Certain people exude authenticity: it’s apparent in their genuine and honest reflections. Hilary W. Jacobsen is one such person, possessing a natural and humble attitude towards life, yet confident and eager to discuss her artistic journey. A native of Salt Lake City, Jacobsen reflects on how her childhood helped cultivate in her an appreciation for nature and enjoyment of the wonders of the outdoors. “Being in nature, with nature, helped me find myself and in some ways became my religion,” she says. “I found a peace in being outside—in nature, which led me away from the religious beliefs that I’d been taught as a young child and introduced to me to a new spirituality.”
Elements of nature run through Jacobsen’s work—there is always a connection to the natural world, be it through animals, patterns or human skulls. Jacobsen becomes animated as she talks about her connection to nature and there is truthfulness in her expression of the serenity she experiences through her spiritual relationship. Freedom from the confines of city dwelling spawns a new wave of creativity for Jacobsen, who contemplates the sense of renewal that occurs when engaged in the beauty of the natural world and which eventually manifests on canvas.
Jacobsen, a new mother of a cherubic six-month old baby girl named Juniper, reflects on being drawn to paint as a very young child: “I think I was around six when I had my first lesson. I was encouraged and supported by my parents to explore my world through art.” And that’s what she’s done ever since. “I entered the art program at the University of Utah to pursue a driving passion and had an amazing experience in every respect. Professors such as Sam Wilson, Maureen O’Hara Ure and John Erickson, inspired me to identify my own unique aesthetic while instilling a work ethic that has stayed with me and enabled me to remain focused and determined.” Jacobsen graduated with her BFA with an emphasis in painting and drawing in 2007 and upon graduation received the Ethel Armstrong Rolapp Award for her outstanding portfolio. Well aware that she has entered a field with rampant competition, Jacobsen maintains a sense of rational realism when it comes to her art. Fueled by an appetite and drive to create, she says, “Ultimately I create work for myself, I feel compelled to create, however, I’m incredibly flattered that people enjoy my work and realize it doesn’t speak to everyone.”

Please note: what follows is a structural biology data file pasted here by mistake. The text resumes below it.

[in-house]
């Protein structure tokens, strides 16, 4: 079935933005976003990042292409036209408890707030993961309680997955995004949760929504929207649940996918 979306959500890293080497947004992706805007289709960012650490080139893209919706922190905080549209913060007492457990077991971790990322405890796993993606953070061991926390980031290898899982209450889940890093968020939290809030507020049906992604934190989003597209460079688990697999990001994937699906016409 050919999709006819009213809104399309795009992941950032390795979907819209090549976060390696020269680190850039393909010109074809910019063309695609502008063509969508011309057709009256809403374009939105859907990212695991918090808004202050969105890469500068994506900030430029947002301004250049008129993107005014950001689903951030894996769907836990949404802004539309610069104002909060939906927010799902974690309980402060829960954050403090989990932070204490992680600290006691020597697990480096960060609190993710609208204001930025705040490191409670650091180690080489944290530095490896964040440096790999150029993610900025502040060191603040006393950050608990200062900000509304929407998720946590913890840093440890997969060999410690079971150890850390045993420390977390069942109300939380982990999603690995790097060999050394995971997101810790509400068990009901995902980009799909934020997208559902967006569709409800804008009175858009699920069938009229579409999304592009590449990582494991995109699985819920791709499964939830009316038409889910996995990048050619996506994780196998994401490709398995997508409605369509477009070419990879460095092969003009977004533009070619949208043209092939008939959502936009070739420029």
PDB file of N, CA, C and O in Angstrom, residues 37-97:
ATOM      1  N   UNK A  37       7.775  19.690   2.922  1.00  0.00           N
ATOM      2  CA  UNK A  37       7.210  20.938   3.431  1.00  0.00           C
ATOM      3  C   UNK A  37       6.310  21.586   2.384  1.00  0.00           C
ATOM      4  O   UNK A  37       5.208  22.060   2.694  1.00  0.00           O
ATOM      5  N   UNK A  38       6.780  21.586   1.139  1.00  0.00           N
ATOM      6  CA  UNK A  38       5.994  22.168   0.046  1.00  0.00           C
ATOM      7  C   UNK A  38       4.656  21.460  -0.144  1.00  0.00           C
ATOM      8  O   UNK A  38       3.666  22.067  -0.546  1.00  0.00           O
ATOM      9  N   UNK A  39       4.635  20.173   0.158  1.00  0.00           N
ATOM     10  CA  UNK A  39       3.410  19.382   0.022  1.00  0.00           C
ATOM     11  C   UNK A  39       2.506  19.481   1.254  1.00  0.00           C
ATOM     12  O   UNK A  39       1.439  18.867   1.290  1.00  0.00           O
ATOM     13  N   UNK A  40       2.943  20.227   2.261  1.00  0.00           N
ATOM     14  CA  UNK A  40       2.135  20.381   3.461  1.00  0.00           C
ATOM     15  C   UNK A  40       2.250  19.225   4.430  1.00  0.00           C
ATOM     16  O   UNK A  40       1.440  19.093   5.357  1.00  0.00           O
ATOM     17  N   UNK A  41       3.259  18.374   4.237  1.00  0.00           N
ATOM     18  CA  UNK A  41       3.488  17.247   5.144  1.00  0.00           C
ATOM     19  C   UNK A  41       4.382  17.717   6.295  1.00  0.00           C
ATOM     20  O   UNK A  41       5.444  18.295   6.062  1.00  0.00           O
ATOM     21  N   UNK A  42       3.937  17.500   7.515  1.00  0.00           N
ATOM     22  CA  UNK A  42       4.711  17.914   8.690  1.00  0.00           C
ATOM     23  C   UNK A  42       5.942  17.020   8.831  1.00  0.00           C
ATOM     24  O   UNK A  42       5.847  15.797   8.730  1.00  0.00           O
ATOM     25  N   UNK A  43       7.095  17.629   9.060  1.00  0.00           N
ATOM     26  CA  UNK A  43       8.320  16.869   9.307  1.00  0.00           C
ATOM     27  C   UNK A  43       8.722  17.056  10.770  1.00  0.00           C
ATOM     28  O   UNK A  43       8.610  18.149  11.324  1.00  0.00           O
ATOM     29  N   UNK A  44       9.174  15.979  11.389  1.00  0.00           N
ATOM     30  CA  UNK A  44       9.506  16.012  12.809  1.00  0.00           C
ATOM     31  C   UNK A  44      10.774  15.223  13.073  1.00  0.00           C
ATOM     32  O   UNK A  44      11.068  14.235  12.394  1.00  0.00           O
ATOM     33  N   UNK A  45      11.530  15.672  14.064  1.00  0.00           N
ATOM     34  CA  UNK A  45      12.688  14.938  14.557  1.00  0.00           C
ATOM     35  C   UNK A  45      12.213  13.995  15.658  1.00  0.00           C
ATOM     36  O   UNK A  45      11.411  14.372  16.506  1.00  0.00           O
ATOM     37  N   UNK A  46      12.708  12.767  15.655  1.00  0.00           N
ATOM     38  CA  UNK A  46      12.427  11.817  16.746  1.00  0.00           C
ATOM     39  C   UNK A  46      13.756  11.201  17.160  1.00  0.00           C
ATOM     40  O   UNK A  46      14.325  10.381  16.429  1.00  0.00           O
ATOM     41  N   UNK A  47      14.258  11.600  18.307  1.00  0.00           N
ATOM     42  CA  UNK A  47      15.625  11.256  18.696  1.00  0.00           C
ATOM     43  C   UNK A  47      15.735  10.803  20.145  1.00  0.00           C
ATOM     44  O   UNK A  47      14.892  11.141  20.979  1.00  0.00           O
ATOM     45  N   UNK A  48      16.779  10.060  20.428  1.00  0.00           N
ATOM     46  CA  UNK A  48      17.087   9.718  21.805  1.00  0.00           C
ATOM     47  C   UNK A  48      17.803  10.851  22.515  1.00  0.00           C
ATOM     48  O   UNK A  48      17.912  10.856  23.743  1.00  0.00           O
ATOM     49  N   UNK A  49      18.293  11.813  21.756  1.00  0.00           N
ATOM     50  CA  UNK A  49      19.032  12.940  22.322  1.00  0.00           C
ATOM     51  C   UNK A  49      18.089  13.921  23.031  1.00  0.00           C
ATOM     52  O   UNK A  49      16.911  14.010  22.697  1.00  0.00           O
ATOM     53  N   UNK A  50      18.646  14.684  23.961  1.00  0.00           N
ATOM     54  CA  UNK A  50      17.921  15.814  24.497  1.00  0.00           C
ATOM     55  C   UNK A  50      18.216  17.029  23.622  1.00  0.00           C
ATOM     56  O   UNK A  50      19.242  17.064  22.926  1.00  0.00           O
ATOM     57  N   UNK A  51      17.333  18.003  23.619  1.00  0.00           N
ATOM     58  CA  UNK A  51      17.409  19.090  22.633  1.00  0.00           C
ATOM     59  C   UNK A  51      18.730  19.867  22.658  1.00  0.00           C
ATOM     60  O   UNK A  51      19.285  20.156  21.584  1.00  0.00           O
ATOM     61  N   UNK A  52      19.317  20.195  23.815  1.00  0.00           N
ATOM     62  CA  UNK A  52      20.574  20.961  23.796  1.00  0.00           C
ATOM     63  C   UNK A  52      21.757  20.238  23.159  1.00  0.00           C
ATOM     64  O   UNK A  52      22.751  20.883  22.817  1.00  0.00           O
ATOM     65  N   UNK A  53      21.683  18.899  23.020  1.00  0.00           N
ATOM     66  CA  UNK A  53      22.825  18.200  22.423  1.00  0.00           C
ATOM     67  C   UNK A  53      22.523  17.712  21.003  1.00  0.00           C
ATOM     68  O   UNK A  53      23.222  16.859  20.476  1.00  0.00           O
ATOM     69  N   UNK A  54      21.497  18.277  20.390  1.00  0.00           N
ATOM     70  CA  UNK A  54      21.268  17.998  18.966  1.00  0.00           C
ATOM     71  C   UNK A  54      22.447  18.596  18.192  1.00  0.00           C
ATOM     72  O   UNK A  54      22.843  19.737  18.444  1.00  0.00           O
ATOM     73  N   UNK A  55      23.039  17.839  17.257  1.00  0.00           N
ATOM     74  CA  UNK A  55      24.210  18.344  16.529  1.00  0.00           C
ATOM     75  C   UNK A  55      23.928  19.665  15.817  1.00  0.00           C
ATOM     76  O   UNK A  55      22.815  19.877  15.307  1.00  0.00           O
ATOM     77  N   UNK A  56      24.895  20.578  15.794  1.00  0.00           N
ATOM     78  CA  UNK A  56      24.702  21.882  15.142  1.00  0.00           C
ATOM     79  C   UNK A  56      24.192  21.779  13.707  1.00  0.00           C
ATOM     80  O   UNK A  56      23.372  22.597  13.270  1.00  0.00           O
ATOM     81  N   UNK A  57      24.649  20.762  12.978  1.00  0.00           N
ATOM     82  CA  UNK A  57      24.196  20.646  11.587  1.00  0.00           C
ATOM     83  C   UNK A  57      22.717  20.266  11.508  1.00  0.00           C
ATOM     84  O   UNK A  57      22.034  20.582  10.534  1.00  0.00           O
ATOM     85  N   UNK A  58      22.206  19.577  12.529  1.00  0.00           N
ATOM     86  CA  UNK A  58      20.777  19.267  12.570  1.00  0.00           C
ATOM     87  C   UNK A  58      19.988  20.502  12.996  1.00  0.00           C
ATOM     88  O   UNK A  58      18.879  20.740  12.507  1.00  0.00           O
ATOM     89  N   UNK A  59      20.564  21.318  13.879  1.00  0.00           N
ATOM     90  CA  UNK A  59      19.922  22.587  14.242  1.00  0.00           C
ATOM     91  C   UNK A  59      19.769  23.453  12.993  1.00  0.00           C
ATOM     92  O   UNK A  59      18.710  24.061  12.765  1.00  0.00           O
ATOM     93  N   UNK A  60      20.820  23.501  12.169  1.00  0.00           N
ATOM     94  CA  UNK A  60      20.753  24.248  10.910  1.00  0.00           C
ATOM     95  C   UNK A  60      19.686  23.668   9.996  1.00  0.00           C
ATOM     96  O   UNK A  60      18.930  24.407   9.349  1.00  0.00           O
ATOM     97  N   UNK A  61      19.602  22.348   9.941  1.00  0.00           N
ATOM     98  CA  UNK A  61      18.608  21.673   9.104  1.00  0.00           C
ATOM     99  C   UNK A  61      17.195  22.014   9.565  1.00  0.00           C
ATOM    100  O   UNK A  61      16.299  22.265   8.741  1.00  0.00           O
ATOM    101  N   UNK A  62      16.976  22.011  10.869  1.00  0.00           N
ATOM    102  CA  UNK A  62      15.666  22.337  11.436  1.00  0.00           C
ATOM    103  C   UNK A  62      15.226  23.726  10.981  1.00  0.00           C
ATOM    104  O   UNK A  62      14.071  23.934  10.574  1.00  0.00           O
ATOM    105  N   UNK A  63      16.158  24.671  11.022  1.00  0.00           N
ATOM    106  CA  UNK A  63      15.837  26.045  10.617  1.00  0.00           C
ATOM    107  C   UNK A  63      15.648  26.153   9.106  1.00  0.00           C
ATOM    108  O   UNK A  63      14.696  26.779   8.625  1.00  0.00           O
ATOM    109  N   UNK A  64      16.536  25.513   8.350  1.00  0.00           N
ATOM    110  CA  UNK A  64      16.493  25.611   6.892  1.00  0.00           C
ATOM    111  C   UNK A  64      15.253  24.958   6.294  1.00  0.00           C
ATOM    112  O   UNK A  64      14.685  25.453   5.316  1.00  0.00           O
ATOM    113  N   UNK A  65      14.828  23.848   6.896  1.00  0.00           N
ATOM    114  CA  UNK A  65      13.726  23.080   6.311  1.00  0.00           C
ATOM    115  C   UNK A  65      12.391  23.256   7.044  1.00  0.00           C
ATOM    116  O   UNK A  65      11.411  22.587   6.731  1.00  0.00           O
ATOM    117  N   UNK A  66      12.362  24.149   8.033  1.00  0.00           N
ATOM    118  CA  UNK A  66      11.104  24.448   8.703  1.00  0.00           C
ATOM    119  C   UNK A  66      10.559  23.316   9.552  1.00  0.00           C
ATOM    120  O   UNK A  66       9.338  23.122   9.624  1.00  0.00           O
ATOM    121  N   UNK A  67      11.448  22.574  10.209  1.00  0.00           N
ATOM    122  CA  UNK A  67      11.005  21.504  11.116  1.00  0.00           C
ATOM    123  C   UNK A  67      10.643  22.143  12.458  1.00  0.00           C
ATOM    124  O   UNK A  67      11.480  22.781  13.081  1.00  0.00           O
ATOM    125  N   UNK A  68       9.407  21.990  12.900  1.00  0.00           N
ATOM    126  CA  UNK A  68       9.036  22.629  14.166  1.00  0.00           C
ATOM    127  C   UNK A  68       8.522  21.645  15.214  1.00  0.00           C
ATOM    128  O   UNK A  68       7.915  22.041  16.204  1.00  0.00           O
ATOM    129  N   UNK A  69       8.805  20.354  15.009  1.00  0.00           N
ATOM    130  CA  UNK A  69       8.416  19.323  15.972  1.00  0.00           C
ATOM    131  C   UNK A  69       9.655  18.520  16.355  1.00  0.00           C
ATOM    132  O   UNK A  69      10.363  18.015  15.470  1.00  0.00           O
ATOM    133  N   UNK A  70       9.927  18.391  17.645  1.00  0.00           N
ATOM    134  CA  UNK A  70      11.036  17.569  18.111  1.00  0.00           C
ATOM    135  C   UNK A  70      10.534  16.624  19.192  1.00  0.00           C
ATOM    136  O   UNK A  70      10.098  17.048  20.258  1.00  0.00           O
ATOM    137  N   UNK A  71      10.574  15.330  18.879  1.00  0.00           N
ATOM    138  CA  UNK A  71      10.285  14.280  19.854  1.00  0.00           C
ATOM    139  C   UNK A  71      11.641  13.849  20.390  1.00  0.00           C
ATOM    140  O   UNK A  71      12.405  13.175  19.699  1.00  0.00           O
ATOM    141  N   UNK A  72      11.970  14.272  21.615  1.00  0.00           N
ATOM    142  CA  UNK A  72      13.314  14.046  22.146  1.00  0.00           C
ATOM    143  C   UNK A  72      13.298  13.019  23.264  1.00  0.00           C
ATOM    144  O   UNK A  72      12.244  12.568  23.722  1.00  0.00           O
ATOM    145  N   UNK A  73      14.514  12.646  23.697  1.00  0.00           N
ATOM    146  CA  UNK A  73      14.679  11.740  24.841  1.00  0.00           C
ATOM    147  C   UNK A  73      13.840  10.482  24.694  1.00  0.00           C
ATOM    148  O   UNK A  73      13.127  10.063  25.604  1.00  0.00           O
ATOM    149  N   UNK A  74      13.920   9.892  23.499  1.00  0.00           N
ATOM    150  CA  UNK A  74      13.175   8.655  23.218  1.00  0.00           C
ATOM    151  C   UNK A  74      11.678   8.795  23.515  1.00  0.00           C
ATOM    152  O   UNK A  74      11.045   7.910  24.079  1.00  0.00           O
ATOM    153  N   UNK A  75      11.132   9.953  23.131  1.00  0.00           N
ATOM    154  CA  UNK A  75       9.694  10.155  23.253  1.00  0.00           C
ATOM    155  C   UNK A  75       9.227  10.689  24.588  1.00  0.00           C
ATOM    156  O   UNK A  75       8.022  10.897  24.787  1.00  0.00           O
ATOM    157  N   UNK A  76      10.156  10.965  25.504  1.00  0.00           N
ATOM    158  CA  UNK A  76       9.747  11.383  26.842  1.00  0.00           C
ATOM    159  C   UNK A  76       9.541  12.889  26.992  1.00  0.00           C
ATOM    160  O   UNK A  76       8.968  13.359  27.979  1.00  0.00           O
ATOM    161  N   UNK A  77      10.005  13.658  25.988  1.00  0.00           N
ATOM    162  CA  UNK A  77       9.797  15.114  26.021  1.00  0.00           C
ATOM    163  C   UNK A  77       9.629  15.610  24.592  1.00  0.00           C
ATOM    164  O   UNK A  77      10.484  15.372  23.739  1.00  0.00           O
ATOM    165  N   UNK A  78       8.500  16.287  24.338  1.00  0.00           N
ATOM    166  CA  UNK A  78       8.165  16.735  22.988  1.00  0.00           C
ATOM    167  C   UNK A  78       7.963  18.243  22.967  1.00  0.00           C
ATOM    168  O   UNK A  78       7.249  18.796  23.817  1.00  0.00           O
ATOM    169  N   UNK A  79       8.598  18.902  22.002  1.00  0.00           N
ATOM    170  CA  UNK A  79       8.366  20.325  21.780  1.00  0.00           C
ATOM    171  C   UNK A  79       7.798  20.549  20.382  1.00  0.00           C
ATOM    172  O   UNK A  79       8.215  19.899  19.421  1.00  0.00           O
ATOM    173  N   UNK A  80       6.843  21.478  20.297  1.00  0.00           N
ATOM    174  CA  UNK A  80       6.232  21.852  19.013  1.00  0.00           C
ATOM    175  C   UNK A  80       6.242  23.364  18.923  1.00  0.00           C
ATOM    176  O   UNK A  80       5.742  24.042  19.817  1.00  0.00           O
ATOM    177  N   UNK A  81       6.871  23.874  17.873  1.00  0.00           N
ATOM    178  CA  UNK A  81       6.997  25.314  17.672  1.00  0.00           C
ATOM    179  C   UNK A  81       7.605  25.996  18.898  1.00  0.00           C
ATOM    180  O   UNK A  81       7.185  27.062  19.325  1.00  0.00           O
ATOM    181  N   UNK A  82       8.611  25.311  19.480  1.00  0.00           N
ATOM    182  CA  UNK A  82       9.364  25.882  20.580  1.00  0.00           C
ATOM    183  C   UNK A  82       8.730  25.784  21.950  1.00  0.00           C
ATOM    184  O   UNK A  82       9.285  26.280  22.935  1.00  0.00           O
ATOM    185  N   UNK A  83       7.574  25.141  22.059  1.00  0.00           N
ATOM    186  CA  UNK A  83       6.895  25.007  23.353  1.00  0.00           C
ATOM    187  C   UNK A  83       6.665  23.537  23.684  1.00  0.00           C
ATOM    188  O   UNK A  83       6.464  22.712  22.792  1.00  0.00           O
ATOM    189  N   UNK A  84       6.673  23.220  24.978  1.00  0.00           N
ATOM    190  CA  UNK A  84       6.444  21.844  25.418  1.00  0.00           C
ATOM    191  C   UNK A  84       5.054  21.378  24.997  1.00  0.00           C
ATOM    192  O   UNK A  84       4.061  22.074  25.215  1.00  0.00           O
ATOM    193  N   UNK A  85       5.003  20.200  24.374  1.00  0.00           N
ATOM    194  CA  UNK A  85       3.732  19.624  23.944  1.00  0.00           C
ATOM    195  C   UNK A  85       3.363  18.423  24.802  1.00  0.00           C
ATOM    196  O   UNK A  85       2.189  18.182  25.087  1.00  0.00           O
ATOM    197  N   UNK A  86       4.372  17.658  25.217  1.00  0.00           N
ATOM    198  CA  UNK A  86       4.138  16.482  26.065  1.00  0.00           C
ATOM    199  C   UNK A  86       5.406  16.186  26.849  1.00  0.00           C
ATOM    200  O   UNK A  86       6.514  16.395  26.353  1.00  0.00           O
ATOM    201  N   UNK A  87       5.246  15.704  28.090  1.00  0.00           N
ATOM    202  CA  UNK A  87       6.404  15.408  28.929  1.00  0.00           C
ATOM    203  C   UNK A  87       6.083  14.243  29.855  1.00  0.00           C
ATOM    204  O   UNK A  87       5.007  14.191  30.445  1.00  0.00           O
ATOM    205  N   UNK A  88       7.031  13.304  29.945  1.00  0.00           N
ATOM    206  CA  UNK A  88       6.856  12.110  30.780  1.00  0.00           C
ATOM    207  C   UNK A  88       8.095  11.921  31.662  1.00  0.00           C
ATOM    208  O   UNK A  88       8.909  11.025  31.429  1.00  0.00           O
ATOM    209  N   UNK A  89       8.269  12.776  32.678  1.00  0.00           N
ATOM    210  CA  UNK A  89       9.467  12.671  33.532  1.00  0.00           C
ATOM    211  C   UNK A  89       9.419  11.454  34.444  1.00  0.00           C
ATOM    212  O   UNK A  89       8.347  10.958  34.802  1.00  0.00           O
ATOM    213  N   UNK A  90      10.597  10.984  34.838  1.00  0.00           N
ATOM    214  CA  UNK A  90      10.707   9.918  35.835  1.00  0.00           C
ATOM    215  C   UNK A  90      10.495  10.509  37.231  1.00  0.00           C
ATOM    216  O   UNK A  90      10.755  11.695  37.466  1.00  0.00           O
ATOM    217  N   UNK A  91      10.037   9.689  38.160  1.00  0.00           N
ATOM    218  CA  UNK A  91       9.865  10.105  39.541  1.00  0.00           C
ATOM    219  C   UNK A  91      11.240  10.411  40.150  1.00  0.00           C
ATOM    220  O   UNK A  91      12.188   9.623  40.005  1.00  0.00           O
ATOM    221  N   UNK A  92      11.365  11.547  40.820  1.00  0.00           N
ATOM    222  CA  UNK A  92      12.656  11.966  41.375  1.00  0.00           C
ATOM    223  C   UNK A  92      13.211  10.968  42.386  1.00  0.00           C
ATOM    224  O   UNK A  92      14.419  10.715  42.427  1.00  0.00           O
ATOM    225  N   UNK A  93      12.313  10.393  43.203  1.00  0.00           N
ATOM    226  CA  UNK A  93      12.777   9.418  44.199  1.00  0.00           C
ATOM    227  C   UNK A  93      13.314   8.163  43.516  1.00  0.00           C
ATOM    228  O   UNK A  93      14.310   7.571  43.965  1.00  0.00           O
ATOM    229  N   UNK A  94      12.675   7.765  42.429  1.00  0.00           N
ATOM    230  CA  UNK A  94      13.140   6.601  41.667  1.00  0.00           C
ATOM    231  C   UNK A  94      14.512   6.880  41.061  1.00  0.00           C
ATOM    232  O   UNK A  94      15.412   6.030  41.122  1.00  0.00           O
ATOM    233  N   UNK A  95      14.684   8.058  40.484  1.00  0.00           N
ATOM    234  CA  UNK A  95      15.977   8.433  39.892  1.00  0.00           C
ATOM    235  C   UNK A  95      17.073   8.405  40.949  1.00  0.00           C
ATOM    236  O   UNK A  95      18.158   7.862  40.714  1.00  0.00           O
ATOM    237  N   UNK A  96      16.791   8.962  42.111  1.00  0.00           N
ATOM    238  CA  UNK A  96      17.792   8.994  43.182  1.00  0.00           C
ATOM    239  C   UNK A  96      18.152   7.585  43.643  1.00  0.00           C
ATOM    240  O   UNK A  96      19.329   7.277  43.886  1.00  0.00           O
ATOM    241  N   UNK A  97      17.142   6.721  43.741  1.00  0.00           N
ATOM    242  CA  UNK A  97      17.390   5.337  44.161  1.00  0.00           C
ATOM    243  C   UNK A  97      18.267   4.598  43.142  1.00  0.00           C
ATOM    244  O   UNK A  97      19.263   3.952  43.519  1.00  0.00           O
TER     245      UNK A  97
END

Kurt Vonnegut mused, “No art is possible without a dance with death.” At least for Jacobsen this rings true. Death is a subject that the artist has explored through her paintings, many of which include human skeletons and skulls in embrace. The symbolism of the finality of life is obvious yet the playfulness of the compositions and colors suggests a sense of humor and a connection to the subjects that seems to reveal an appreciation for the skeletal form, the remains of a human life. Jacobsen recalls a drawing class taught by Sam Wilson, who had arranged a variety of objects on a table and asked students to select one. Jacobsen was immediately drawn to a cavernous human skull replica, which she describes as “pirate-esque”—complete with missing teeth and protruding jaw. Thus began her fascination with skulls and skeletons. “The idea was to pick an object that we would continually draw from using different mediums. My exploration of the skull evolved to drawing on paper to charcoal to graphite to pastels, using different styles and mediums and it evolved organically and I never stopped.” This led Jacobsen to research the art historical importance of skulls, particularly in late medieval and early renaissance paintings such as Fra Angelico’s ‘Crucifixion.’ Jacobsen was intrigued by artists such as Fra Angelico and Andrea del Castagno’s positioning of the skull of Adam at the foot of the cross in their paintings. Tradition has it that Adam’s remains were buried at Golgotha, the site of the crucifixion. The rich symbolism may be interpreted as that of redemption and salvation of humanity. Although deeply inspired by these early masters and the embedded and often subtle symbolism that dominates their work, Jacobsen contends that, “My work has evolved naturally, I’ve kept a certain momentum and am drawn to and inspired by many types of art including modern art and folk-art.”